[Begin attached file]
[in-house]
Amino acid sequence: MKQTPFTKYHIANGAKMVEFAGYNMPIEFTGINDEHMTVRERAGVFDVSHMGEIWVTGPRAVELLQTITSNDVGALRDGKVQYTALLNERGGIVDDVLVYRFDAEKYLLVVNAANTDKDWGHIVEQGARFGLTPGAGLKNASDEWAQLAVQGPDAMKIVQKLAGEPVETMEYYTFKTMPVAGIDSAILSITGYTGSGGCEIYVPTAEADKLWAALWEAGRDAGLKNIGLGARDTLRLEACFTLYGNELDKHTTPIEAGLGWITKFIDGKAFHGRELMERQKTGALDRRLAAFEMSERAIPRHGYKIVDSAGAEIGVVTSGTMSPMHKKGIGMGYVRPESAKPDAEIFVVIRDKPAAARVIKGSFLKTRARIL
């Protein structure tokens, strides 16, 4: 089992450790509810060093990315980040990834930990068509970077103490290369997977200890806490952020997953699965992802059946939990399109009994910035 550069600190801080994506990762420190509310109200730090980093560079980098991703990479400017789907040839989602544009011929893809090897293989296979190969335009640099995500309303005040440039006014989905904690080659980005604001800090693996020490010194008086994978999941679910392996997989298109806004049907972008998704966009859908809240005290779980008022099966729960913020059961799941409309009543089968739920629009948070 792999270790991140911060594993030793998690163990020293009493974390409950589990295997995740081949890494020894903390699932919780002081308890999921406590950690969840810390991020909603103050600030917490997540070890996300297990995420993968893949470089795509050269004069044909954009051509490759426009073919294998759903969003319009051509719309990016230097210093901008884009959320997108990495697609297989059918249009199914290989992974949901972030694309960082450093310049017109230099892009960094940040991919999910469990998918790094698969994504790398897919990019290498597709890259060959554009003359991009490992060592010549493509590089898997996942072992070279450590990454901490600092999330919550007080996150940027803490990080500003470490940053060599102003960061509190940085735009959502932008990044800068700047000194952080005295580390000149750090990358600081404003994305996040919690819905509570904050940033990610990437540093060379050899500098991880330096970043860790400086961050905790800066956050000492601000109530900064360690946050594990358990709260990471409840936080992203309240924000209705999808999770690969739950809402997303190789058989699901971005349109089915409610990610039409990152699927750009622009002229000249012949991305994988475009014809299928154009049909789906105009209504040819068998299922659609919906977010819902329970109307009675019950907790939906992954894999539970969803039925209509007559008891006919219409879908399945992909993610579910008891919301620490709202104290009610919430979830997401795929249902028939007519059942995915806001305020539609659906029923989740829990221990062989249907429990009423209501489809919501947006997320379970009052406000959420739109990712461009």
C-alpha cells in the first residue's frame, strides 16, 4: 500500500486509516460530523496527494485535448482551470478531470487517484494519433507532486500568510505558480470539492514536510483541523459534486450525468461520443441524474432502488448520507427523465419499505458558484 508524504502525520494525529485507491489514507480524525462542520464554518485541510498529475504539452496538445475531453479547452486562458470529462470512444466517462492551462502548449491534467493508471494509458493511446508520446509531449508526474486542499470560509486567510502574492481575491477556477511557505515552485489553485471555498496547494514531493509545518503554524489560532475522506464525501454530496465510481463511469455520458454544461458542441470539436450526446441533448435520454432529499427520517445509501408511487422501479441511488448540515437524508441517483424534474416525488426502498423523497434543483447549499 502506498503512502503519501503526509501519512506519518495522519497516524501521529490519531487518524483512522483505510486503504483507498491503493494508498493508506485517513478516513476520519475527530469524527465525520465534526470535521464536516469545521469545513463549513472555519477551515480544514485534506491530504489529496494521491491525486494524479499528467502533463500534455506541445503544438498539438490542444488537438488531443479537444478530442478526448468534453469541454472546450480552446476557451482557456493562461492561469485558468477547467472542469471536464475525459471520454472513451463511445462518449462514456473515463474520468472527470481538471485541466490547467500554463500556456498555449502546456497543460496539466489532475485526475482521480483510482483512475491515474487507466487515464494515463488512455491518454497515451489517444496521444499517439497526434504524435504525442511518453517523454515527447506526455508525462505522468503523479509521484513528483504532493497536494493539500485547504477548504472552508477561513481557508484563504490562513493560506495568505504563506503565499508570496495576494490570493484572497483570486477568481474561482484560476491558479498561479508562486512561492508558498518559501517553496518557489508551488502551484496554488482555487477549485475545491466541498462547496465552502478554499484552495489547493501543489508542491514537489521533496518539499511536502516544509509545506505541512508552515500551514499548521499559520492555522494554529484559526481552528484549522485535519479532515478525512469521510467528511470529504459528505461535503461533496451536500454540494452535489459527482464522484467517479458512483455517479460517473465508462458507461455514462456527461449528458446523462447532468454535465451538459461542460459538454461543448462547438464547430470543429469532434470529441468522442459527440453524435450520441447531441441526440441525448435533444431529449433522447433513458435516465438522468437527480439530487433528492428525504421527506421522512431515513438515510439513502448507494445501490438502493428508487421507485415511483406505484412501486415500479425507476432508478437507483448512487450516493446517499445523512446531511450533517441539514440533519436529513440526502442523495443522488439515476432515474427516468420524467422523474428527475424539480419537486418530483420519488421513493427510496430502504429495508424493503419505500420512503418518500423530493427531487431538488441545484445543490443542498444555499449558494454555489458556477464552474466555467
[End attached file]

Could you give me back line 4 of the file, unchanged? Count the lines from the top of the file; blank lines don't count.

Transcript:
C-alpha cells in the first residue's frame, strides 16, 4: 500500500486509516460530523496527494485535448482551470478531470487517484494519433507532486500568510505558480470539492514536510483541523459534486450525468461520443441524474432502488448520507427523465419499505458558484 508524504502525520494525529485507491489514507480524525462542520464554518485541510498529475504539452496538445475531453479547452486562458470529462470512444466517462492551462502548449491534467493508471494509458493511446508520446509531449508526474486542499470560509486567510502574492481575491477556477511557505515552485489553485471555498496547494514531493509545518503554524489560532475522506464525501454530496465510481463511469455520458454544461458542441470539436450526446441533448435520454432529499427520517445509501408511487422501479441511488448540515437524508441517483424534474416525488426502498423523497434543483447549499 502506498503512502503519501503526509501519512506519518495522519497516524501521529490519531487518524483512522483505510486503504483507498491503493494508498493508506485517513478516513476520519475527530469524527465525520465534526470535521464536516469545521469545513463549513472555519477551515480544514485534506491530504489529496494521491491525486494524479499528467502533463500534455506541445503544438498539438490542444488537438488531443479537444478530442478526448468534453469541454472546450480552446476557451482557456493562461492561469485558468477547467472542469471536464475525459471520454472513451463511445462518449462514456473515463474520468472527470481538471485541466490547467500554463500556456498555449502546456497543460496539466489532475485526475482521480483510482483512475491515474487507466487515464494515463488512455491518454497515451489517444496521444499517439497526434504524435504525442511518453517523454515527447506526455508525462505522468503523479509521484513528483504532493497536494493539500485547504477548504472552508477561513481557508484563504490562513493560506495568505504563506503565499508570496495576494490570493484572497483570486477568481474561482484560476491558479498561479508562486512561492508558498518559501517553496518557489508551488502551484496554488482555487477549485475545491466541498462547496465552502478554499484552495489547493501543489508542491514537489521533496518539499511536502516544509509545506505541512508552515500551514499548521499559520492555522494554529484559526481552528484549522485535519479532515478525512469521510467528511470529504459528505461535503461533496451536500454540494452535489459527482464522484467517479458512483455517479460517473465508462458507461455514462456527461449528458446523462447532468454535465451538459461542460459538454461543448462547438464547430470543429469532434470529441468522442459527440453524435450520441447531441441526440441525448435533444431529449433522447433513458435516465438522468437527480439530487433528492428525504421527506421522512431515513438515510439513502448507494445501490438502493428508487421507485415511483406505484412501486415500479425507476432508478437507483448512487450516493446517499445523512446531511450533517441539514440533519436529513440526502442523495443522488439515476432515474427516468420524467422523474428527475424539480419537486418530483420519488421513493427510496430502504429495508424493503419505500420512503418518500423530493427531487431538488441545484445543490443542498444555499449558494454555489458556477464552474466555467